Forced Medical Examinations:

A fascinating article in the New York Times City Room blog:

Brian Persaud ... asserts that he was forced to undergo a rectal examination after sustaining a head injury .... Mr. Persaud was taken to the emergency room at NewYork-Presbyterian Hospital/Weill Cornell Medical Center, where he received eight stitches to his head.

According to a lawsuit he later filed, Mr. Persaud was then told that he needed an immediate rectal examination to determine whether he had a spinal-cord injury. He adamantly objected to the procedure, he said, but was held down as he begged, "Please don't do that." As Mr. Persaud resisted, he freed one of his hands and struck a doctor, according to the suit. Then he was sedated, the suit says, with a breathing tube inserted through his mouth....

There's much more interesting factual detail, but not the thing I most want -- a link to the relevant court papers (such as the Complaint and any non-one-liner decisions by the judge). My sense, though, is that the hospital has only one possible defense: "It is not always clear what is the patient's capacity to make decisions, especially if the doctor suspects a head injury."

The general rule is that touching someone (except in relatively de minimis ways, which this surely wasn't) without their consent is tortious battery. That's true even if one has wonderful medical motives; the doctor is supposed to get the patient's informed consent, and if he doesn't then the doctor is guilty of battery even if he saved the patient's life. There are exceptions, for instance related to compulsory immunizations, but they are generally aimed at protecting the health of others. Someone who's mentally competent may even refuse lifesaving treatment when that's clear to lead to his death; the assisted suicide debate focuses on whether others can provide him with deadly substances or tools, but it's generally well-established that someone who's mentally competent may demand that, for instance, life support be removed.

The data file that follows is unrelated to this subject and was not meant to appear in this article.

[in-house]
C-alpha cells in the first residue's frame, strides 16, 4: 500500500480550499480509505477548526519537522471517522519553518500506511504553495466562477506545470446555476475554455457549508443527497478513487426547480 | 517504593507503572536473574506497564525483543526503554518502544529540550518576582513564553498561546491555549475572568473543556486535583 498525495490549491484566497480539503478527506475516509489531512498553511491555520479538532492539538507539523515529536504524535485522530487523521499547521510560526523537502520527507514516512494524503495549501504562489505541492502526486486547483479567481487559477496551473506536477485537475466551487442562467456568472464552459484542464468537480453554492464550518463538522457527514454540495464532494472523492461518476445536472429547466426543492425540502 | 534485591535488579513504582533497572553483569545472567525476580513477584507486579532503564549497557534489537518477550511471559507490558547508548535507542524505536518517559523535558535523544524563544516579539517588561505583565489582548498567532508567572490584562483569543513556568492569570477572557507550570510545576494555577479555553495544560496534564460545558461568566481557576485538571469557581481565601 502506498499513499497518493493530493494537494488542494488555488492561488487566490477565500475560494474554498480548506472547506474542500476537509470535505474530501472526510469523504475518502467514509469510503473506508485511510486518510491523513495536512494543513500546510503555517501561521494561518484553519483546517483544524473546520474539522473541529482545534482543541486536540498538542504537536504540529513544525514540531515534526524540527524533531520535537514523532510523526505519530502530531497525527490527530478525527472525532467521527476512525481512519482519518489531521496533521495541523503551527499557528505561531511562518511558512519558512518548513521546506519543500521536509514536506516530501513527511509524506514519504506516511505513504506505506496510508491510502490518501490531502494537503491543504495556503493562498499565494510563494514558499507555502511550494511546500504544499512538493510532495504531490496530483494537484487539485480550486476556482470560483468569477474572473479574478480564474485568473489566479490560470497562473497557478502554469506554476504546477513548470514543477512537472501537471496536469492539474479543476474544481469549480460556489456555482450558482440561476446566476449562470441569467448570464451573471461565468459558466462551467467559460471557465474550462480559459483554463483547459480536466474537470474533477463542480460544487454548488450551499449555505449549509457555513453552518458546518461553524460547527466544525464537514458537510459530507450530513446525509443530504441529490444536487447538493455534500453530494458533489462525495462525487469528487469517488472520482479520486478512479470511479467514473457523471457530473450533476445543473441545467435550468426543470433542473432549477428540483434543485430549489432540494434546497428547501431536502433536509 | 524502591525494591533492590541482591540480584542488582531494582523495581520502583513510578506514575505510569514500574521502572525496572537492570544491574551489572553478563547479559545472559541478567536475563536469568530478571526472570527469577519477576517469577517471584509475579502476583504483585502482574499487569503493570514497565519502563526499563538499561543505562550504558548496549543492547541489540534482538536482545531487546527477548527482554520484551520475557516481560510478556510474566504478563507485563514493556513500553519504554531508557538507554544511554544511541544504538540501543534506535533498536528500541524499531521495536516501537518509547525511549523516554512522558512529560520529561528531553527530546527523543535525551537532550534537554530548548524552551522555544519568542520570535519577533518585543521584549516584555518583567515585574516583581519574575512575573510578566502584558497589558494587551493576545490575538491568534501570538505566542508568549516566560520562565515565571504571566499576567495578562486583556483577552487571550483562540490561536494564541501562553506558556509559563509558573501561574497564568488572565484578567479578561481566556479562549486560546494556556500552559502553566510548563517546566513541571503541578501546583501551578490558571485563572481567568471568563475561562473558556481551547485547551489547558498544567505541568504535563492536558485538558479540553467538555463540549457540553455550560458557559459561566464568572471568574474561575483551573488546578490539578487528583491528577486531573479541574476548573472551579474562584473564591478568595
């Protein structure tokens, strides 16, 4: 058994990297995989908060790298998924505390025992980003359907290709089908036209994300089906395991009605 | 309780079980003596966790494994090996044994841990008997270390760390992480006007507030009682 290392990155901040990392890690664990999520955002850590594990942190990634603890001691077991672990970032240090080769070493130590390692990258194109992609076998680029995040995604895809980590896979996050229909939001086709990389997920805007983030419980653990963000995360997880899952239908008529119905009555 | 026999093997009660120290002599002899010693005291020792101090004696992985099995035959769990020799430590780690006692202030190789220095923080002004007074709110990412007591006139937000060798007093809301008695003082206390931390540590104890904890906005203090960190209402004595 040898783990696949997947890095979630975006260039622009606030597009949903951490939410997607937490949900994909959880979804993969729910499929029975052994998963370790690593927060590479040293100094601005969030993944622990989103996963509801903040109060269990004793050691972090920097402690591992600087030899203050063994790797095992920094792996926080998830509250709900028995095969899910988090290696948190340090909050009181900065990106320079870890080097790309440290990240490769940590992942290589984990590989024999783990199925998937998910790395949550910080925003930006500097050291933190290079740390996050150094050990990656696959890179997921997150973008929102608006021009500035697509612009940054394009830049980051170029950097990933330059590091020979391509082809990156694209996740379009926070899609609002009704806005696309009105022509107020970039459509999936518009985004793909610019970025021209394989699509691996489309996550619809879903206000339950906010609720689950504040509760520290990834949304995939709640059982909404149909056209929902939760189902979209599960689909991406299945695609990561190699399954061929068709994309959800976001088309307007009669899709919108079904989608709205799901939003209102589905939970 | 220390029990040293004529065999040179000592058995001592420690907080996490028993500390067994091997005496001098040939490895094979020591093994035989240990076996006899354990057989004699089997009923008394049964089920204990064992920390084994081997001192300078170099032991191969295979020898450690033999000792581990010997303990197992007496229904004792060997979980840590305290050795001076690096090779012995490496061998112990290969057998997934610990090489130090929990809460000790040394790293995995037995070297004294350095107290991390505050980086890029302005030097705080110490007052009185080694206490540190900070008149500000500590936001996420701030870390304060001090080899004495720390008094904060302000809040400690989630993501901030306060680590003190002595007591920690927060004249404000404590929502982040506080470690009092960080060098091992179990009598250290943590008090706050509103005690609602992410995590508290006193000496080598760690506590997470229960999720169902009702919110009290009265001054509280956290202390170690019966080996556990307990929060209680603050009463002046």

But sometimes, of course, the consent is unavailable, for instance because the patient is unconscious. And sometimes the patient may be found to be legally incapable of meaningful consent, for instance if he's insane. So the interesting legal (and moral) question here is: When there's suspicion that the patient may be incapable of consent (for instance, because of head trauma), and there's the risk of irreversible harm if the hospital takes more time to figure things out -- including if the hospital even takes more time to figure out whether the patient is indeed suffering from head trauma that might make him delusional -- may the hospital just go with what doctors find reasonable (and what most patients would usually accept)? I don't know the answer to that question, but I thought I'd pass it along.

There are also of course less broadly interesting but potentially dispositive factual questions as well -- for instance, if there were simple, quick, and effective alternatives that the doctors could have suggested instead, or if there was solid evidence that Persaud was indeed delusional, or if there was no real reason to think he was suffering from head trauma (other than his seemingly excessive reaction to an admittedly unpleasant but generally not horrible and possibly lifesaving procedure).